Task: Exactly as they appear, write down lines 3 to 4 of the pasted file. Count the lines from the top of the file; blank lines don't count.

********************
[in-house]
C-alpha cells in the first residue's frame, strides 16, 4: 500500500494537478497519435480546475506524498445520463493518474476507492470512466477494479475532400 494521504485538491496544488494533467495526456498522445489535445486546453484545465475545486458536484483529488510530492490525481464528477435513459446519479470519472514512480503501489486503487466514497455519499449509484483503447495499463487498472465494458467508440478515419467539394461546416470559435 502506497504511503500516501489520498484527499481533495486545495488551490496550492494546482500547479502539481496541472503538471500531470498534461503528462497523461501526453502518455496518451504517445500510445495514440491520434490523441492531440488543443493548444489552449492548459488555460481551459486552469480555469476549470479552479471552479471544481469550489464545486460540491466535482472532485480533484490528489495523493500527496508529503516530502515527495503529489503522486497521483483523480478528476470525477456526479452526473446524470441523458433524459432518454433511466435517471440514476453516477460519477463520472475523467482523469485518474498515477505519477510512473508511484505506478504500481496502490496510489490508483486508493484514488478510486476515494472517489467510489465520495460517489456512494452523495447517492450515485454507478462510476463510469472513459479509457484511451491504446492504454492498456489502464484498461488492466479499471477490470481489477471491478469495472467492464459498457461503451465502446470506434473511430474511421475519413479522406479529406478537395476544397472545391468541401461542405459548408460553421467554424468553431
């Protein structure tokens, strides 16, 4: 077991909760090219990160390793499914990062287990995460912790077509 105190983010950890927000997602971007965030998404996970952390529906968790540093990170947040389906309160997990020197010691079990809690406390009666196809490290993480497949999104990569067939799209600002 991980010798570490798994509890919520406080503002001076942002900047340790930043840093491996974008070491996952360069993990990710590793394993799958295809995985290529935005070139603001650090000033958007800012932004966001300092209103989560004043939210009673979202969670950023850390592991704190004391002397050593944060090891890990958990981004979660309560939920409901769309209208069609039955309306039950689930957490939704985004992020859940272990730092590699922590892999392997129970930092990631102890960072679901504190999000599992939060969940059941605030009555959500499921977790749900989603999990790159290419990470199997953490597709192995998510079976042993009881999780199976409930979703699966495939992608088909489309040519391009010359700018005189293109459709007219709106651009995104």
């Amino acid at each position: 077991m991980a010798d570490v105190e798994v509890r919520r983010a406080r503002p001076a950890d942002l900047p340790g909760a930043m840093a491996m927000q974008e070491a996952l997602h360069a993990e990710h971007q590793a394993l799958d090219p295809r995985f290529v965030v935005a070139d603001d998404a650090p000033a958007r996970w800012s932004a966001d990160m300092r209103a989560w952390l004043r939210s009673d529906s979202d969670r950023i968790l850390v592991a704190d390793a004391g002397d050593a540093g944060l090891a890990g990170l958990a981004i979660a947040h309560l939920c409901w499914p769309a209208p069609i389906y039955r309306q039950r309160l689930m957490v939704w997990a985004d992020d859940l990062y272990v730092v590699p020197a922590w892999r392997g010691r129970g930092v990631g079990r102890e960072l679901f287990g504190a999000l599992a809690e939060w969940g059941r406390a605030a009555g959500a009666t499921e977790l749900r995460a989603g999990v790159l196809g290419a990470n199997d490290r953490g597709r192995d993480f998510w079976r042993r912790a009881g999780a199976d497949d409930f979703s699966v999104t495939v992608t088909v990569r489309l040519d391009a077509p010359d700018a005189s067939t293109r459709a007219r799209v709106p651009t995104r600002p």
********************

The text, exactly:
């Protein structure tokens, strides 16, 4: 077991909760090219990160390793499914990062287990995460912790077509 105190983010950890927000997602971007965030998404996970952390529906968790540093990170947040389906309160997990020197010691079990809690406390009666196809490290993480497949999104990569067939799209600002 991980010798570490798994509890919520406080503002001076942002900047340790930043840093491996974008070491996952360069993990990710590793394993799958295809995985290529935005070139603001650090000033958007800012932004966001300092209103989560004043939210009673979202969670950023850390592991704190004391002397050593944060090891890990958990981004979660309560939920409901769309209208069609039955309306039950689930957490939704985004992020859940272990730092590699922590892999392997129970930092990631102890960072679901504190999000599992939060969940059941605030009555959500499921977790749900989603999990790159290419990470199997953490597709192995998510079976042993009881999780199976409930979703699966495939992608088909489309040519391009010359700018005189293109459709007219709106651009995104």
């Amino acid at each position: 077991m991980a010798d570490v105190e798994v509890r919520r983010a406080r503002p001076a950890d942002l900047p340790g909760a930043m840093a491996m927000q974008e070491a996952l997602h360069a993990e990710h971007q590793a394993l799958d090219p295809r995985f290529v965030v935005a070139d603001d998404a650090p000033a958007r996970w800012s932004a966001d990160m300092r209103a989560w952390l004043r939210s009673d529906s979202d969670r950023i968790l850390v592991a704190d390793a004391g002397d050593a540093g944060l090891a890990g990170l958990a981004i979660a947040h309560l939920c409901w499914p769309a209208p069609i389906y039955r309306q039950r309160l689930m957490v939704w997990a985004d992020d859940l990062y272990v730092v590699p020197a922590w892999r392997g010691r129970g930092v990631g079990r102890e960072l679901f287990g504190a999000l599992a809690e939060w969940g059941r406390a605030a009555g959500a009666t499921e977790l749900r995460a989603g999990v790159l196809g290419a990470n199997d490290r953490g597709r192995d993480f998510w079976r042993r912790a009881g999780a199976d497949d409930f979703s699966v999104t495939v992608t088909v990569r489309l040519d391009a077509p010359d700018a005189s067939t293109r459709a007219r799209v709106p651009t995104r600002p």